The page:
Cardinal Kasper addresses Church of England Bishops' Meeting

Cardinal Kasper delivered this address to a meeting of the Church of England's bishops on June 5th. The Episcopal Church's House of Bishop s would have been well served to read this address, and to consider the consequences that Cardinal Kasper explained to the English bishops would follow from the elevation of women to the episcopate. While that particular horse is out of the barn on this side of the pond, there can be little doubt that Ms. Schori's election will have less than positive consequences for relations between the Vartican and the Anglican Communion.

Fallout Starts in the Episcopal Church

The fallout over the Episcopal Church's election of the ultra-liberal Ms. Schori has evidently begun. The Diocese of Ft. Worth issued the following today: "The Bishop and Standing Committee of the Diocese of Fort Worth appeal in good faith to the Archbishop of Canterbury, the primates of the Anglican Communion, and the Panel of Reference for immediate alternative primatial oversight and pastoral care, following the election of Katharine Jefferts Schori as presiding bishop of the Episcopal Church." "This action is taken as a cooperative member of the Anglican Communion Network in light of the Windsor Report and its recommendation." And thus the long imminent crack-up of the Episcopal Church and the Anglican Communion begins.

The New York Times Has a Grasp on the Obvious

In a story on the Episcopal Church's election of Ms. Schori, the ever insightful New York Times offers this tidbit: "Church experts predicted that her election might further strain relations with the Vatican, which cooled to the church after the election of Bishop Robinson three years ago." Gee, you think so?

Schism on Its Way

Bishop Michael Nazir-Ali predicts, correctly, I believe, that the Episcopal Church's election of Ms. Schori as its Presiding Bishop will inevitably lead to a split in the Anglican Communion. This election will not sit well with the vast majority of the Communion, which does not allow women to serve as bishops. It is hard to see how the traditionalists amongst the Primates (the leaders of the Anglican Communion's various Provinces) can even recognize Ms. Schori as a bishop, let alone as a fellow primate. Not to mention that her stance on the elction and consecration of V. Gene Robinson, the openly gay and non-celibate so-called Bishop of New Hampshire, is squarely at odds with the majority of the Communion. Let the bloodletting begin!

More on Schori

Seems that Fr. Christopher Cantrell at Apostolicity shares my view that Ms. Schori's election was ECUSA's way of making an obscene gesture in the general direction of the Anglican Communion.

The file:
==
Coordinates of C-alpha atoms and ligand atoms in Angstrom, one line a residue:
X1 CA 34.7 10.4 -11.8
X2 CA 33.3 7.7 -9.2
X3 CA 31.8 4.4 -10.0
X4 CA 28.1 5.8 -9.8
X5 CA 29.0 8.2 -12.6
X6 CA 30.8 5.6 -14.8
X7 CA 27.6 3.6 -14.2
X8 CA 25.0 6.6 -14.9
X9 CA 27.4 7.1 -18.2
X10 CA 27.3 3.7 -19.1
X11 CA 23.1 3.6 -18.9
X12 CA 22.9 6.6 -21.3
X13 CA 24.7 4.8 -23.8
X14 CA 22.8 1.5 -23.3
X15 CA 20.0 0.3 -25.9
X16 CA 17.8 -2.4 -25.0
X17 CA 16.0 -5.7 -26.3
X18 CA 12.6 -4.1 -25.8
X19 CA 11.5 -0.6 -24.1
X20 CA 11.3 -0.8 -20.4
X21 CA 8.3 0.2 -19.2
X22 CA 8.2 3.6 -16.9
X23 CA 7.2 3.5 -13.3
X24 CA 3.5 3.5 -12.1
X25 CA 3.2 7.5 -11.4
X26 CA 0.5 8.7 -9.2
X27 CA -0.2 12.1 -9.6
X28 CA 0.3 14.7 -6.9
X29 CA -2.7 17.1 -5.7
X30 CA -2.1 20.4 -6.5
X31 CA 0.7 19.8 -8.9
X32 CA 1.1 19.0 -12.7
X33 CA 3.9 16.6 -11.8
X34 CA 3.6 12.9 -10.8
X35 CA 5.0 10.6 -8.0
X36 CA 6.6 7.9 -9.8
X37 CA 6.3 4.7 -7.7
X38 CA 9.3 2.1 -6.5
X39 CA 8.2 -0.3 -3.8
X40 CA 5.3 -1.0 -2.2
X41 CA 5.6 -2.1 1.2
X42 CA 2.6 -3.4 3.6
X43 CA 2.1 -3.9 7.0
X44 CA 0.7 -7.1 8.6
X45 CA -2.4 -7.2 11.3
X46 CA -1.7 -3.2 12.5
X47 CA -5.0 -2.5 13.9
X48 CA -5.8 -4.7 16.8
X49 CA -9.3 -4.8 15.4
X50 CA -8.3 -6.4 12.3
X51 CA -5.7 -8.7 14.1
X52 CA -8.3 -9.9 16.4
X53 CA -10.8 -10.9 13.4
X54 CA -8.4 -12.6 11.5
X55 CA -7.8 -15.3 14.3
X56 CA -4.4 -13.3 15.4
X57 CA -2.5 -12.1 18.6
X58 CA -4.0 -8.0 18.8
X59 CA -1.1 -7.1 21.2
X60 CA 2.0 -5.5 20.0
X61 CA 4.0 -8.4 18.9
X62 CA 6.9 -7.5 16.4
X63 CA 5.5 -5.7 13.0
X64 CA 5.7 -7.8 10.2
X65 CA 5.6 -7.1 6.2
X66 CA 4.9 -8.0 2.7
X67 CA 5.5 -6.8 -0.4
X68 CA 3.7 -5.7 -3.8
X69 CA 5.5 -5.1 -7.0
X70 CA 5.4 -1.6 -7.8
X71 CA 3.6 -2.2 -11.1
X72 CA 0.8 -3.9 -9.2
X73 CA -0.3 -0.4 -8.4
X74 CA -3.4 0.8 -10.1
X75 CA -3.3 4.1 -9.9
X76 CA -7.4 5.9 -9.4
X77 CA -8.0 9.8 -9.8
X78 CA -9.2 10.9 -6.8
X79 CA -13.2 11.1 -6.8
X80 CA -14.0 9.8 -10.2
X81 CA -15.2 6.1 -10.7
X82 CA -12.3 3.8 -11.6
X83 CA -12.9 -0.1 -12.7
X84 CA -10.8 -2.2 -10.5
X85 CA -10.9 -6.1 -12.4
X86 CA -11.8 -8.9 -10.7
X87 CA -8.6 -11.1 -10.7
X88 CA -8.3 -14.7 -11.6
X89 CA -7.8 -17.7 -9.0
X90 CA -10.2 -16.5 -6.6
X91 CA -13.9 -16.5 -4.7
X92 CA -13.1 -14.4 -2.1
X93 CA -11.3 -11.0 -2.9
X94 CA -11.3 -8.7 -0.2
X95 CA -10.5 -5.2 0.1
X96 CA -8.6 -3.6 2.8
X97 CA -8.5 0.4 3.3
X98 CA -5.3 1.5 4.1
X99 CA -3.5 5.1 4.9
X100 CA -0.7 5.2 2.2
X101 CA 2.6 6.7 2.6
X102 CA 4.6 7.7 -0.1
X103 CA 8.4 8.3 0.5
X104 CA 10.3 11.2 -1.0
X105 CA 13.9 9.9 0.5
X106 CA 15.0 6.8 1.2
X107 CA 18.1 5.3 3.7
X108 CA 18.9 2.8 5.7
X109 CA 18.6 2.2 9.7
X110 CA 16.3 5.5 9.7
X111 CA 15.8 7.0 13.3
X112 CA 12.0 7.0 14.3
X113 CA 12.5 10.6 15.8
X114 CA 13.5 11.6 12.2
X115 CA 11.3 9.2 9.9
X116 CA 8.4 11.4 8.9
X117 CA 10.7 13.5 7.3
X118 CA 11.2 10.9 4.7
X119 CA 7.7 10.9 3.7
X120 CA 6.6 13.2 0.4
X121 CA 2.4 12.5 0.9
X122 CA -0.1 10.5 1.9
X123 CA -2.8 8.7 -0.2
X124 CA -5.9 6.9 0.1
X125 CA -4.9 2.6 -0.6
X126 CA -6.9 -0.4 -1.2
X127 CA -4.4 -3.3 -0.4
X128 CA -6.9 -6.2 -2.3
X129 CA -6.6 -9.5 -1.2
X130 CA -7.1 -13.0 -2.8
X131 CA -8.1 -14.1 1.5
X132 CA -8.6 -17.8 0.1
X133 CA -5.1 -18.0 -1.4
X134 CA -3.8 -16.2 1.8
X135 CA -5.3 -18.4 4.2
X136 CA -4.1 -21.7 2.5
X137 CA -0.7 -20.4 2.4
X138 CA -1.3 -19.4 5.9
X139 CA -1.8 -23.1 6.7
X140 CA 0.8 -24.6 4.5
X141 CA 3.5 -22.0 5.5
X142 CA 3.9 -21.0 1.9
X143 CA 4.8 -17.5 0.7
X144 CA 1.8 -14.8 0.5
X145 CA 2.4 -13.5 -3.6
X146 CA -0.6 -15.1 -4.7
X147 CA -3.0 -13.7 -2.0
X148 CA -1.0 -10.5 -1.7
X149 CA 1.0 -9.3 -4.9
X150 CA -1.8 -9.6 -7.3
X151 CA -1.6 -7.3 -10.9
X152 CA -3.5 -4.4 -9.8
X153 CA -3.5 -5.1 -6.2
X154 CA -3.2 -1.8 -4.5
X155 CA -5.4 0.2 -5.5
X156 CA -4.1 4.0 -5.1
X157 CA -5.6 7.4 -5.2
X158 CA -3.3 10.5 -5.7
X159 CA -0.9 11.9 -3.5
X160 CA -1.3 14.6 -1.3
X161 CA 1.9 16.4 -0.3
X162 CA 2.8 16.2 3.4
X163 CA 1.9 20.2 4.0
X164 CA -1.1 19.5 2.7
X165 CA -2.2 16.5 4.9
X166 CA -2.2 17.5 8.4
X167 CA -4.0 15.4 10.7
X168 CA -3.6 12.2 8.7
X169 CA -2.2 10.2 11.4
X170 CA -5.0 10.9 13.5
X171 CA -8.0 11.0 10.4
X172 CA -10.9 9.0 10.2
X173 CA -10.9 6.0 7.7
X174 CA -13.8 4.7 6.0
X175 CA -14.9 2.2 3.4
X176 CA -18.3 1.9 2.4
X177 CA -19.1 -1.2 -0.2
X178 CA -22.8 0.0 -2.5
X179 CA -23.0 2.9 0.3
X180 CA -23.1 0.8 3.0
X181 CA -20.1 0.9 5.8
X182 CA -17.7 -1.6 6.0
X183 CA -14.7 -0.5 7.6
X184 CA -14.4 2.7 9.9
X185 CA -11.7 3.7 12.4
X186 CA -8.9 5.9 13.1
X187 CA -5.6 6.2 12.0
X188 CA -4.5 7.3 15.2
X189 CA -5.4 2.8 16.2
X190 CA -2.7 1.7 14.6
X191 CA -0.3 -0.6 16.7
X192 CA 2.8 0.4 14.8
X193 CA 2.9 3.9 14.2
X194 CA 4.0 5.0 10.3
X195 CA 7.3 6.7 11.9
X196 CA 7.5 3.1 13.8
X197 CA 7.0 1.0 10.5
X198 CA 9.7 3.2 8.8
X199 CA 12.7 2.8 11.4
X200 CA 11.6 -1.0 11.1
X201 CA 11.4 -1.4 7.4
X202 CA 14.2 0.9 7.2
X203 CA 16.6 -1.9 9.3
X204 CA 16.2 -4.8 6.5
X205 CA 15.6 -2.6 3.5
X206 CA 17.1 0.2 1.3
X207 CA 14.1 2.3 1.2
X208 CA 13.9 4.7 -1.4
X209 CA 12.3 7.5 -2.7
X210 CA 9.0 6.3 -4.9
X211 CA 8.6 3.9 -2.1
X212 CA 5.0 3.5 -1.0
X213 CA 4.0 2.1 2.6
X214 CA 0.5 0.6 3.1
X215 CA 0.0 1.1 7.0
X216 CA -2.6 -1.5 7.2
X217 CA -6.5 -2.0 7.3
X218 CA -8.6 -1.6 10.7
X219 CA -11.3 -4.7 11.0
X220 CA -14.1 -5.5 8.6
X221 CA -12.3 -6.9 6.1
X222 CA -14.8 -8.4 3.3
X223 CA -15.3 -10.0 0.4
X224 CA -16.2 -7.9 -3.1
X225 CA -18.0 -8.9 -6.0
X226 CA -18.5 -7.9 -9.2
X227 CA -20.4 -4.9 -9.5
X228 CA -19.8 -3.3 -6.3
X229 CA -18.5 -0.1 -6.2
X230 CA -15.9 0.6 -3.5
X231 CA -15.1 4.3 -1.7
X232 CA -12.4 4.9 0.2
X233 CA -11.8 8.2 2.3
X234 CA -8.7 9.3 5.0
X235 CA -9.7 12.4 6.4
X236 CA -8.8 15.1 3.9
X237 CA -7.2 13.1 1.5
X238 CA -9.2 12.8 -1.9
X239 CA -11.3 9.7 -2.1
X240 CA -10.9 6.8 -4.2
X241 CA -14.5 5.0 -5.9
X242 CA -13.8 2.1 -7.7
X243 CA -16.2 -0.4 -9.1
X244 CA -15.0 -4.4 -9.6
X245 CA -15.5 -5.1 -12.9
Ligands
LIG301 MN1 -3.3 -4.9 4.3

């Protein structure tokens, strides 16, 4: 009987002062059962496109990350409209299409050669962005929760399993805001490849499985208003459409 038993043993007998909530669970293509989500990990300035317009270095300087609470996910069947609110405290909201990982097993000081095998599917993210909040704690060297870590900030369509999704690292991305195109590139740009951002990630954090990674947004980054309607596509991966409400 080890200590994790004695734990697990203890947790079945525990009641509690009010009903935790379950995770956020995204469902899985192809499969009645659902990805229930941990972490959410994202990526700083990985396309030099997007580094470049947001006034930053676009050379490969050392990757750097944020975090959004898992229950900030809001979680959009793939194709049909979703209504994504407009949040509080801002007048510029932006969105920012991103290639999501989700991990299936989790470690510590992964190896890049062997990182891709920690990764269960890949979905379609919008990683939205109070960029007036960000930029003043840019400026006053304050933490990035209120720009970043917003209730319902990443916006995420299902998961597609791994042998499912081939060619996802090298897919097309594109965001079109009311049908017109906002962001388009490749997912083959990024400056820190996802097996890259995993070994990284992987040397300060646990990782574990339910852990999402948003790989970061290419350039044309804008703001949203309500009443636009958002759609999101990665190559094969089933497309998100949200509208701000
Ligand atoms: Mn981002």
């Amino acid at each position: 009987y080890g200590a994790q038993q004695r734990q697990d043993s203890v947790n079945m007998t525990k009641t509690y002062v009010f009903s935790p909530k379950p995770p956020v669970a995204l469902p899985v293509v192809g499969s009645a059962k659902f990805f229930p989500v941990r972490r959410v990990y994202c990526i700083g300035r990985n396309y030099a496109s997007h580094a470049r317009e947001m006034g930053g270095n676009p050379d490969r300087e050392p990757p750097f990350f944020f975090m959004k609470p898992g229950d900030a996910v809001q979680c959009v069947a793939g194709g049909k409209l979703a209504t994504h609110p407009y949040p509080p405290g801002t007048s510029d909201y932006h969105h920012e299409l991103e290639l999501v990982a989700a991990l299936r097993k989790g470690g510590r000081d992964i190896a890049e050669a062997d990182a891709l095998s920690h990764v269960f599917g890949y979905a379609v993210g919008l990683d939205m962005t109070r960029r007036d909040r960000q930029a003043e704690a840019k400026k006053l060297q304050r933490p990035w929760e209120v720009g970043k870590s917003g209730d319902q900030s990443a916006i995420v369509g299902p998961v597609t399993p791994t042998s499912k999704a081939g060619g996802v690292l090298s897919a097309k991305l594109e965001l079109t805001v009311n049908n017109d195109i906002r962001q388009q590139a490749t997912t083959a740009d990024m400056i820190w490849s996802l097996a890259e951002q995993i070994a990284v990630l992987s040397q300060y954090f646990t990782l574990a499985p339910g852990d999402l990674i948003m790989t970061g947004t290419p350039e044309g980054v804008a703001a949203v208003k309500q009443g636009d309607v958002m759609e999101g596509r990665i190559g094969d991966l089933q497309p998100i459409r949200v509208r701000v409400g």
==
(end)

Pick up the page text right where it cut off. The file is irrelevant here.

Episcopal Church Gives the Anglican Communion the Bird

Bishop Jack Iker's statement in reaction to the Episcopal Church's election of Ms. Schori to be its Presiding Bishop pretty well sums things up. For those interested, I will have far more to say about this on a new blog, dedicated solely to church matters and my work on canon and ecclesiastical law matters, that I will be launching later today. I'll post a link to the new blog later.

Tuesday, June 13, 2006

Why the Enron Verdict Is Dangerous

Jeff Skilling's lawyer, the estimable Daniel Petrocelli, offered on CNBC a spirited argument as to why the verdict in the Enron case is a dangerous example of the criminalization of business behavior after the fact and with the benefit of hindsight. For what its worth, I think Petrocelli is right (HT: WSJ's Law Blog): "I think it was a bad day for the country. A great injustice was done on that day. And it has nothing to do with whether you believe Jeff Skilling is guilty or innocent. But to use the criminal justice system as a means of regulating business conduct is wrong in a case like this where business transactions, business judgments were being questioned. Nobody stole money in this case, nobody swindled anybody, there was no Ponzi scheme, there was no fraud in the sense that the law generally recognizes. What the government was doing was after the fact, simply because Enron went into bankruptcy, challenging transactions that were fully approved by senior management, fully approved by the board of directors, fully approved by lawyers and accountants and scores of other people and after the fact challenging the wisdom of some of those decisions. Well you can do so in SEC proceedings, you can do so in civil cases, you ought not to use the criminal justice system to do so. And I think it sends a very dangerous message to business and to people at large to know that their government can misuse and abuse the laws and the systems of justice of the country for political purposes. And I think that�s what we saw in this case. This was a public lynching to satisfy a heated appetite for retribution because of practices that went on during the late 90s that after the fact now people aren�t happy about. It�s one thing to challenge those things in civil cases; it�s wrong to do so in criminal cases and I feel like ultimately the laws need to be revisited to prevent this from happening again."